President calls for patent reform in SOTU

President Obama repeated his calls for reform patent law during his State of the Union address Tuesday.

He called on Congress to “pass a patent reform bill that allows our businesses to stay focused on innovation, not costly and needless litigation.”

Critics of the current patent law system say it allows for “patent trolls” to threaten or bring frivolous lawsuits in the hopes of getting defendants to settle.

The Obama administration has repeatedly made calls for reforms to the patent system, and issued a statement supporting the Innovation Act, a patent reform bill from House Judiciary Committee Chairman Bob GoodlatteBob GoodlatteMnuchin: Trump administration examining online sales tax issue Republicans battle within party over online sales tax bill Booker wants more scrutiny of Amazon-Whole Foods merger MORE (R-Va.), which passed the House last year.

Currently, the issue sits in the Senate, where Judiciary Committee Chairman Patrick LeahyPatrick LeahySenate panel advances measure to protect medical marijuana states Senate panel approves funding boost for Transportation Department How do you get lower cost drugs? Give the FDA a bigger stick MORE (D-Vt.) is considering his own bill and proposals from other senators to curb frivolous patent troll lawsuits.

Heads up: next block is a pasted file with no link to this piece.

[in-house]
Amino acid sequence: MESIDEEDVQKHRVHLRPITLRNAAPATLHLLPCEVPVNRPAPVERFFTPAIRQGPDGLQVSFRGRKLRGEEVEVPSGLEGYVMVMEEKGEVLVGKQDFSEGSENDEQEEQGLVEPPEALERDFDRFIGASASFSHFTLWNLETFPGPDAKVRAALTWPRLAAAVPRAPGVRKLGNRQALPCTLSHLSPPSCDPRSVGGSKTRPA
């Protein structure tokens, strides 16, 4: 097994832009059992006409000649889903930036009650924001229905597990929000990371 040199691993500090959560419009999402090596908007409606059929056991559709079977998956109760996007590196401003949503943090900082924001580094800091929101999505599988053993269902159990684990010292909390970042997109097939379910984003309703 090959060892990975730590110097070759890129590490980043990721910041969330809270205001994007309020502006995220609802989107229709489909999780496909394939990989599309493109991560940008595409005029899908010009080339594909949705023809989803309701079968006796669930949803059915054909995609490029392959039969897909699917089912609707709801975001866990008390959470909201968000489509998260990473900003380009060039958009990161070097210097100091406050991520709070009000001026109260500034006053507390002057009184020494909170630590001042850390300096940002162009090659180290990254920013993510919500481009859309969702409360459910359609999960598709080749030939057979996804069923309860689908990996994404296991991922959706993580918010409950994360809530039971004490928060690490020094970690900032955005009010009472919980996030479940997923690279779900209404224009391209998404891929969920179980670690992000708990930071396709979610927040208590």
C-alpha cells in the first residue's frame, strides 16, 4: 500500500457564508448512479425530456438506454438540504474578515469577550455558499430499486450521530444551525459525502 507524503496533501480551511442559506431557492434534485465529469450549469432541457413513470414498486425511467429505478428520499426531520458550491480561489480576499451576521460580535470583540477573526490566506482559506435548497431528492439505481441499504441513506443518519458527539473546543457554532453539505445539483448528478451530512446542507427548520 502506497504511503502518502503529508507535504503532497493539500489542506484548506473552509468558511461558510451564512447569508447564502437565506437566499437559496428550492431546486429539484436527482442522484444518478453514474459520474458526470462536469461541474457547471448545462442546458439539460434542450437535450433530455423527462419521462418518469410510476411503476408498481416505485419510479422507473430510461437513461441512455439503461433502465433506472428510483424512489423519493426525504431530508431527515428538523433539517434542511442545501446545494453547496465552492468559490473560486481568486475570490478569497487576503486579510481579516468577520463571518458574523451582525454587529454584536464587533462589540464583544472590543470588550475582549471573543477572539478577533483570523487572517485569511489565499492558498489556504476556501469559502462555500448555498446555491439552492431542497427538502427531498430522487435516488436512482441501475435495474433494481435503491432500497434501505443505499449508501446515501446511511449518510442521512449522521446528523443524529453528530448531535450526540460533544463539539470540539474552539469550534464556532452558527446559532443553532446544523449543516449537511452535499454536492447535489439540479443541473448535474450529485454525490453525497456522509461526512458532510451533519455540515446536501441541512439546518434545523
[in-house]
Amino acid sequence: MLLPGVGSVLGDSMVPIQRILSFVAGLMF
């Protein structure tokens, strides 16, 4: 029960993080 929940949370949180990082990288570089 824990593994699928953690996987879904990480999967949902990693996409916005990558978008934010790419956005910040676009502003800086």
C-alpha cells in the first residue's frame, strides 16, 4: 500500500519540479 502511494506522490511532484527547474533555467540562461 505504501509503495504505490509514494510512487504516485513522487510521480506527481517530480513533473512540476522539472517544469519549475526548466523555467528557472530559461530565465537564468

During Tuesday’s address, Obama discussed the significance of innovation, including in the tech industry, to the American economy.

“We know that the nation that goes all in on innovation today will own the global economy tomorrow,” he said. “This is an edge America cannot surrender.”

Obama called on Congress to “undo the damage done by last year’s cuts to basic research so we can unleash the next great American discovery,” and credited federally funded research with advances in the tech sector, including “the ideas and inventions behind Google and smartphones.”